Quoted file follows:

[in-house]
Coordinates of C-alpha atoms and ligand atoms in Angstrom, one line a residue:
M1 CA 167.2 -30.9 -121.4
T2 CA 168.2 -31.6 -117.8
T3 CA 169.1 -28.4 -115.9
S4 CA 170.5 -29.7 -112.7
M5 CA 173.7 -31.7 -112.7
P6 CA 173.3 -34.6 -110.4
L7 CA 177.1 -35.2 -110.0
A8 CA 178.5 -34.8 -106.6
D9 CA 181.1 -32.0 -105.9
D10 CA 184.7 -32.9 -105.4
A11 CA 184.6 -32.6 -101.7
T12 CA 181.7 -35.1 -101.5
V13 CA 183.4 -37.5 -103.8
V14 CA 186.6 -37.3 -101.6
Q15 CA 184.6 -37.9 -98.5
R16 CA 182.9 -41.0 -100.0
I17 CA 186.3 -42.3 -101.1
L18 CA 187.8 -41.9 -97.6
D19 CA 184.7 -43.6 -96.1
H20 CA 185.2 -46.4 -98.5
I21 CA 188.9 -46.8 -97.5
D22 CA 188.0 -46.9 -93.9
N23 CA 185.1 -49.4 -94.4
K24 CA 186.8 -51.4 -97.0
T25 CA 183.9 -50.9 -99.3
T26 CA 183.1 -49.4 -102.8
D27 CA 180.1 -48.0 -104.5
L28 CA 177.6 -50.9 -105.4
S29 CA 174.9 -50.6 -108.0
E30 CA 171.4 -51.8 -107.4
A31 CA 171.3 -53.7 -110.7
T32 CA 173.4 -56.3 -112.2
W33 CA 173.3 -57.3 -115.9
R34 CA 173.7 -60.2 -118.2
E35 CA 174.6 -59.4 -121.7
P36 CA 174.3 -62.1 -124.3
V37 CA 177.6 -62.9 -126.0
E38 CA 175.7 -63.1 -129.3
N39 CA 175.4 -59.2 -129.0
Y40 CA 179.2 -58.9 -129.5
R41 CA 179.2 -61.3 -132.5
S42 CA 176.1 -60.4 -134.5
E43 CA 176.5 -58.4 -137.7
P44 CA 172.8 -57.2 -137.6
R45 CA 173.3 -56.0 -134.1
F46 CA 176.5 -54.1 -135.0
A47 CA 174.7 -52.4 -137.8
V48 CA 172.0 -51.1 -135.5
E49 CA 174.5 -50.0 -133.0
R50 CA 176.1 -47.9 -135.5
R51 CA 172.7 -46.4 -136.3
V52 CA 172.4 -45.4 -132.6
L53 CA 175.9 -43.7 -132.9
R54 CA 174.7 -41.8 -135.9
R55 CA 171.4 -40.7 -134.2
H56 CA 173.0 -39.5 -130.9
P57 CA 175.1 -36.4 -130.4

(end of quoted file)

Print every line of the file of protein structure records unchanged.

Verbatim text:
[in-house]
Coordinates of C-alpha atoms and ligand atoms in Angstrom, one line a residue:
M1 CA 167.2 -30.9 -121.4
T2 CA 168.2 -31.6 -117.8
T3 CA 169.1 -28.4 -115.9
S4 CA 170.5 -29.7 -112.7
M5 CA 173.7 -31.7 -112.7
P6 CA 173.3 -34.6 -110.4
L7 CA 177.1 -35.2 -110.0
A8 CA 178.5 -34.8 -106.6
D9 CA 181.1 -32.0 -105.9
D10 CA 184.7 -32.9 -105.4
A11 CA 184.6 -32.6 -101.7
T12 CA 181.7 -35.1 -101.5
V13 CA 183.4 -37.5 -103.8
V14 CA 186.6 -37.3 -101.6
Q15 CA 184.6 -37.9 -98.5
R16 CA 182.9 -41.0 -100.0
I17 CA 186.3 -42.3 -101.1
L18 CA 187.8 -41.9 -97.6
D19 CA 184.7 -43.6 -96.1
H20 CA 185.2 -46.4 -98.5
I21 CA 188.9 -46.8 -97.5
D22 CA 188.0 -46.9 -93.9
N23 CA 185.1 -49.4 -94.4
K24 CA 186.8 -51.4 -97.0
T25 CA 183.9 -50.9 -99.3
T26 CA 183.1 -49.4 -102.8
D27 CA 180.1 -48.0 -104.5
L28 CA 177.6 -50.9 -105.4
S29 CA 174.9 -50.6 -108.0
E30 CA 171.4 -51.8 -107.4
A31 CA 171.3 -53.7 -110.7
T32 CA 173.4 -56.3 -112.2
W33 CA 173.3 -57.3 -115.9
R34 CA 173.7 -60.2 -118.2
E35 CA 174.6 -59.4 -121.7
P36 CA 174.3 -62.1 -124.3
V37 CA 177.6 -62.9 -126.0
E38 CA 175.7 -63.1 -129.3
N39 CA 175.4 -59.2 -129.0
Y40 CA 179.2 -58.9 -129.5
R41 CA 179.2 -61.3 -132.5
S42 CA 176.1 -60.4 -134.5
E43 CA 176.5 -58.4 -137.7
P44 CA 172.8 -57.2 -137.6
R45 CA 173.3 -56.0 -134.1
F46 CA 176.5 -54.1 -135.0
A47 CA 174.7 -52.4 -137.8
V48 CA 172.0 -51.1 -135.5
E49 CA 174.5 -50.0 -133.0
R50 CA 176.1 -47.9 -135.5
R51 CA 172.7 -46.4 -136.3
V52 CA 172.4 -45.4 -132.6
L53 CA 175.9 -43.7 -132.9
R54 CA 174.7 -41.8 -135.9
R55 CA 171.4 -40.7 -134.2
H56 CA 173.0 -39.5 -130.9
P57 CA 175.1 -36.4 -130.4